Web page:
Iraq eyes joining China's Belt and Road initiative

Iraq eyes joining China's Belt and Road initiative
Chinese investment in Iraq continues to develop at pace. / bne IntelliNews
By bne Gulf bureau June 10, 2024

Iraqi Prime Minister Mohammed Shia Al-Sudani confirmed on June 9 the possibility of linking China's Belt and Road Initiative with Iraq's strategic Development Road project during a meeting with Dai Houliang, chairman of China National Petroleum Corporation (CNPC).

According to a statement from the Prime Minister's Office (PMO), the meeting focused on Iraq's interest in developing gas projects, fertiliser industries, energy projects, and the construction of a power plant and petrochemical factory.

The Belt and Road Initiative, also known as the New Silk Road, is a global infrastructure development project launched by the Chinese government in 2013, with investments in over 150 countries. 

The World Bank estimates that the initiative has the potential to increase trade flows in 155 participating countries by 4.1%, while reducing global trade costs by 1.1 to 2.2% and boosting the GDP of East Asian and Pacific developing countries by an average of 2.6 to 3.9%.

The Chinese initiative aims to create an integrated large market that fully utilises both international and domestic markets through cultural exchange and integration to enhance mutual understanding and trust among member countries.

Iraq's $17bn “Development Road” project involves connecting the Al-Faw Grand Port in southern Iraq to the Turkish border by extending a railway and road network. 

Once completed the Development Road project would then connect with the Gulf Cooperation Council’s new railway network which would connect all countries along the Persian Gulf from Kuwait.  Several Arab, regional, and European countries have expressed interest in participating in the project through investments or by taking part in construction works, as it serves as a crucial link between Asia and Europe.

Earlier in 2024, Beijing, in a significant move to expand its influence in the Middle East following the United States' withdrawal, signed a deal with Iraq to build 1,000 schools. Construction of hundreds have started across the country in a move seen by the West with suspicion. The school building development is part of Beijing's larger push for a more significant regional role across Iraq and other countries in the region.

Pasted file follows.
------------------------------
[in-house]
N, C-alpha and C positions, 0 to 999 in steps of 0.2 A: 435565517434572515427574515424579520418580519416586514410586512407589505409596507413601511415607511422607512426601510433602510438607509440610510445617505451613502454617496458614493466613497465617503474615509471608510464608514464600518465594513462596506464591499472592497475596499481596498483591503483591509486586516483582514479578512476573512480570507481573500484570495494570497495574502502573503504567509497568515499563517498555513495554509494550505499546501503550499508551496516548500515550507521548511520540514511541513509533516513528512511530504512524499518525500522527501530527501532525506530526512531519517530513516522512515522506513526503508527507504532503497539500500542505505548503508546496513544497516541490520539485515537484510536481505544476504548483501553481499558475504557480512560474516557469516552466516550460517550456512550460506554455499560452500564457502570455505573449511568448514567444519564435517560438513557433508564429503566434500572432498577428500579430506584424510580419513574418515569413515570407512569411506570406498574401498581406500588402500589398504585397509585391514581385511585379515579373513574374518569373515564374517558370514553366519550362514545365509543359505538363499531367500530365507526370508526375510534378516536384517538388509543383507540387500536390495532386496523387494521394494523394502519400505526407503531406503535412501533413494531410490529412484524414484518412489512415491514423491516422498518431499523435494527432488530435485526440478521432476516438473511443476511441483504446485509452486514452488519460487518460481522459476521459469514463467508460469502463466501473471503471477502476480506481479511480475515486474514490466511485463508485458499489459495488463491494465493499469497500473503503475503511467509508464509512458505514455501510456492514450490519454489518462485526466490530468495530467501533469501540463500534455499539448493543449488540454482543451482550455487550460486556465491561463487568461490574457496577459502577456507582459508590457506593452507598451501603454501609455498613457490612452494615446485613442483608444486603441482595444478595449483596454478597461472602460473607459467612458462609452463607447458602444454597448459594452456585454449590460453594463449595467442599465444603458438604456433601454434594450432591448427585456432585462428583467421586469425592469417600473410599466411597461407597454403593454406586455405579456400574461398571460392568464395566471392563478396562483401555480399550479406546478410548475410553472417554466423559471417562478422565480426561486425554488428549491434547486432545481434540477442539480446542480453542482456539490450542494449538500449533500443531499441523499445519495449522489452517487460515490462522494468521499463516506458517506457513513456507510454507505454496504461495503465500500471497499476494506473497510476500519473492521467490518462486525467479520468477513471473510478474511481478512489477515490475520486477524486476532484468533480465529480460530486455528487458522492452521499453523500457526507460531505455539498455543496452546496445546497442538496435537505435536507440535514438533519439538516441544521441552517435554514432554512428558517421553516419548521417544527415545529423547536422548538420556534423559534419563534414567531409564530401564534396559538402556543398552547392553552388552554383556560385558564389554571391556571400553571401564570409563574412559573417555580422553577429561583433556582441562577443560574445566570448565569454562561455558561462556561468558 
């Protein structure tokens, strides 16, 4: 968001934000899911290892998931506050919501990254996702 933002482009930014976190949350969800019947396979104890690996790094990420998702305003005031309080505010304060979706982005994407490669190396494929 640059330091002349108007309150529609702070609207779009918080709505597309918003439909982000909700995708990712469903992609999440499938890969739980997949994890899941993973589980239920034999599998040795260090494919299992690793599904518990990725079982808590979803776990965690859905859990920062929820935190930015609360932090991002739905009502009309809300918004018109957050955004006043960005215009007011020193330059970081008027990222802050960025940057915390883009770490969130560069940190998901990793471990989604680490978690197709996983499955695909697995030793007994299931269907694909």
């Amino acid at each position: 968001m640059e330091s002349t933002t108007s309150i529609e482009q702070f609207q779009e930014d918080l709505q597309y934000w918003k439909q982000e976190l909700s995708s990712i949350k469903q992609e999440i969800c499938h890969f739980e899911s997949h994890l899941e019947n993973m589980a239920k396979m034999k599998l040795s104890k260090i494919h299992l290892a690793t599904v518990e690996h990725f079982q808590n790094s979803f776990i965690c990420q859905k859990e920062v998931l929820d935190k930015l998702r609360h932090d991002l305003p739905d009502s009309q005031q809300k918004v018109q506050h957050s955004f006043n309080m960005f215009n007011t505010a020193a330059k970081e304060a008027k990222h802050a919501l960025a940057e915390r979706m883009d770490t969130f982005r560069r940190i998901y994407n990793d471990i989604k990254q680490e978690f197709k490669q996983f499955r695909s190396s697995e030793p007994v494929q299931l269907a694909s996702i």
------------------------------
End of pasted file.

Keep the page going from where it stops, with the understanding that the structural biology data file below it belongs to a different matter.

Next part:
The project is expected to transform Iraq into a transit hub by reducing travel time between Asia and Europe, potentially competing with Egypt's Suez Canal. 

Prime Minister Al-Sudani previously stated that the project includes a railway with a capacity of 3.5mn tonnes in its first phase, which will be increased to 7.5mn tonnes in the second phase.

In addition to the railway, the project will feature a highway for land transport, pipelines for energy transportation, the Al-Faw Grand Port, and an industrial city that is expected to be one of the largest in the Middle East. 

The UAE’s AD Ports Group and the General Company for Ports of Iraq have signed a preliminary agreement to establish a joint venture for the development of Grand Faw Port and its Economic Zone, as reported by WAM on April 4.

The joint venture will develop the port and its Economic Zone in Basra as part of a project to create a corridor for Asian-European trade bypassing the Suez Canal.

Initially touted by Turkey as part of its southern reach, the Grand Faw project is referred to as the “Iraq Development Road initiative” in that country and aims to build on Turkish economic development in the region.

On September 17, Turkish Foreign Minister Hakan Fidan insisted to the FT that “intensive negotiations” were under way with Iraq, Qatar and the UAE on this project, which would be forged “within the next few months”.

The Iraq Development Road plan would rely on 1,200 km (746 miles) of high-speed rail and a parallel road network.